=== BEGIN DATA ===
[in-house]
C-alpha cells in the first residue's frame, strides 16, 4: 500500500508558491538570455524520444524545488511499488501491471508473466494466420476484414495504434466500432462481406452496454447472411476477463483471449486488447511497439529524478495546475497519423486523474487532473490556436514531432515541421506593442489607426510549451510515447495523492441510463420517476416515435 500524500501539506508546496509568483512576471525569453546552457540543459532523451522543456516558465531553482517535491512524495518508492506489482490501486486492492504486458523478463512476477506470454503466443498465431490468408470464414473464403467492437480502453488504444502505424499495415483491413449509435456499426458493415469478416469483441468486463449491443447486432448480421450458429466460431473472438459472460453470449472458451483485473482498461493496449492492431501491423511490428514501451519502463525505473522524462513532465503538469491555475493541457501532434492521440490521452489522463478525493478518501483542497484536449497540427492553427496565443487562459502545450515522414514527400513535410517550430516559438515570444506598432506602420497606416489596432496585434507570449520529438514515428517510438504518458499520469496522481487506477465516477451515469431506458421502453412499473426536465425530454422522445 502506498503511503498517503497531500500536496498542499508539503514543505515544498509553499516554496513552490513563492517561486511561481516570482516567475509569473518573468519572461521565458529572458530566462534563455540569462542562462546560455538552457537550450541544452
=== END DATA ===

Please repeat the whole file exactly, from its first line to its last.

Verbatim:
[in-house]
C-alpha cells in the first residue's frame, strides 16, 4: 500500500508558491538570455524520444524545488511499488501491471508473466494466420476484414495504434466500432462481406452496454447472411476477463483471449486488447511497439529524478495546475497519423486523474487532473490556436514531432515541421506593442489607426510549451510515447495523492441510463420517476416515435 500524500501539506508546496509568483512576471525569453546552457540543459532523451522543456516558465531553482517535491512524495518508492506489482490501486486492492504486458523478463512476477506470454503466443498465431490468408470464414473464403467492437480502453488504444502505424499495415483491413449509435456499426458493415469478416469483441468486463449491443447486432448480421450458429466460431473472438459472460453470449472458451483485473482498461493496449492492431501491423511490428514501451519502463525505473522524462513532465503538469491555475493541457501532434492521440490521452489522463478525493478518501483542497484536449497540427492553427496565443487562459502545450515522414514527400513535410517550430516559438515570444506598432506602420497606416489596432496585434507570449520529438514515428517510438504518458499520469496522481487506477465516477451515469431506458421502453412499473426536465425530454422522445 502506498503511503498517503497531500500536496498542499508539503514543505515544498509553499516554496513552490513563492517561486511561481516570482516567475509569473518573468519572461521565458529572458530566462534563455540569462542562462546560455538552457537550450541544452